When I posted about Tunnel Talk yesterday I was thinking about 'talk' as in conversations with myself. I hadn't actually considered taking folding chairs into the said tunnel and talking about bikes with other people. Also, truthfully, I hadn't considered I could ride down there, with a folding workbench, stand, tools, and service bike components.
Herein lies the beauty of my supportive and sardonic - supportively sardonic? - friends. Even they're not sure when they're giving me a boost or taking the piss and we all like it that way. But an interview/salon in the tunnel could be interesting. Maybe?
My first Tunnel Talk topic - say that five times fast - is oval chainrings. I've been almost exclusively riding oval rings on my single-speeds since May of 2017 and have never looked back. That's whether running clip-in pedals or flat pedals.
I'm not an oval chainring evangelist. On most platforms, I fall into the camp of people who maybe notice them being beneficial sometimes. Clipless pedals on a full-suspension bike? Round, oval, whatever. Flat pedals on a multi-speed hardtail? On some steep and loose climbs, I manage to find more traction when grinding up, which results in fewer slipped wheels.
If you're currently running a round ring on your single-speed and wondering if, or where, you'd notice an oval option the most obvious answer is when you're spun out and flailing furious spinning 25,000rpm trying to keep with a group of geared riders on flattish gravel or pavement.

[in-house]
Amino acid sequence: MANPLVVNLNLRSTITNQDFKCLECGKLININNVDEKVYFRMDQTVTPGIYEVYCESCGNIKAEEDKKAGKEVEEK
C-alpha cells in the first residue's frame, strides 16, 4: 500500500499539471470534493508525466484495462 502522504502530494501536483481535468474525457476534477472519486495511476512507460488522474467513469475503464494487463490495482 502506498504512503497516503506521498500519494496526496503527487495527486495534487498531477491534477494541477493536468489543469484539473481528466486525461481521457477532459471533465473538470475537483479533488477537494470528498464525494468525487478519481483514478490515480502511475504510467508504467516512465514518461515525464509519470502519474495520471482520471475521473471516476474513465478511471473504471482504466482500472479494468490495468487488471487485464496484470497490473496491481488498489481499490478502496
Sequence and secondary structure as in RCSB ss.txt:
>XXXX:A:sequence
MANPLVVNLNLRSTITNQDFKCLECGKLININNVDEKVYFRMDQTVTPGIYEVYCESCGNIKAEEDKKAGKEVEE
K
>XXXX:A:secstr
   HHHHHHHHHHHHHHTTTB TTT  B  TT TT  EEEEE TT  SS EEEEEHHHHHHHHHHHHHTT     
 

With clips or flats, my ability to thrash, drub, and flog my cranks around with abandon while keeping the rest of my body calm and in focus is significantly improved compared to inputting the same wild abandon into a round ring. Comparing Wolf Tooth v. Wolf Tooth rings, since that's what I've been running for ages, it's only an extra $5 for the oval option so it's well worth it to me just for my regular visits to the spin cycle.
There are other advantages for those of us choosing to be in the wrong gear all the time too though. Standing and pedaling I find it easier to maintain a consistent effort, and traction, up steep and loose pitches and track standing on the trail there's a perfect position to calmly put pressure on the pedals while waiting to power back up to speed. For the initial acceleration from a dead stop in technical terrain there's a beautiful balance of initial momentum and then getting the pedals around to keep my bike moving forward.
It's not that I don't think all of these benefits are happening on my multi-speed full suspension bike as well, it's just that having a multi-speed drivetrain and decent shifting strategies significantly decreases any advantage from the elliptical chainring shape. Still worth the extra five bucks? Certainly, but there are a lot of good options in less expensive round rings for the min-max-minded.
And that's Tunnel Talk. Love round rings? Awesome. Love oval rings? Awesome. But if you haven't tried oval on your single speed give it a shot. I recommend dropping two teeth from your preferred round size (30t round becomes 28t oval) but many one-speed aficionados would argue otherwise, so be warned that some experimentation may be desired.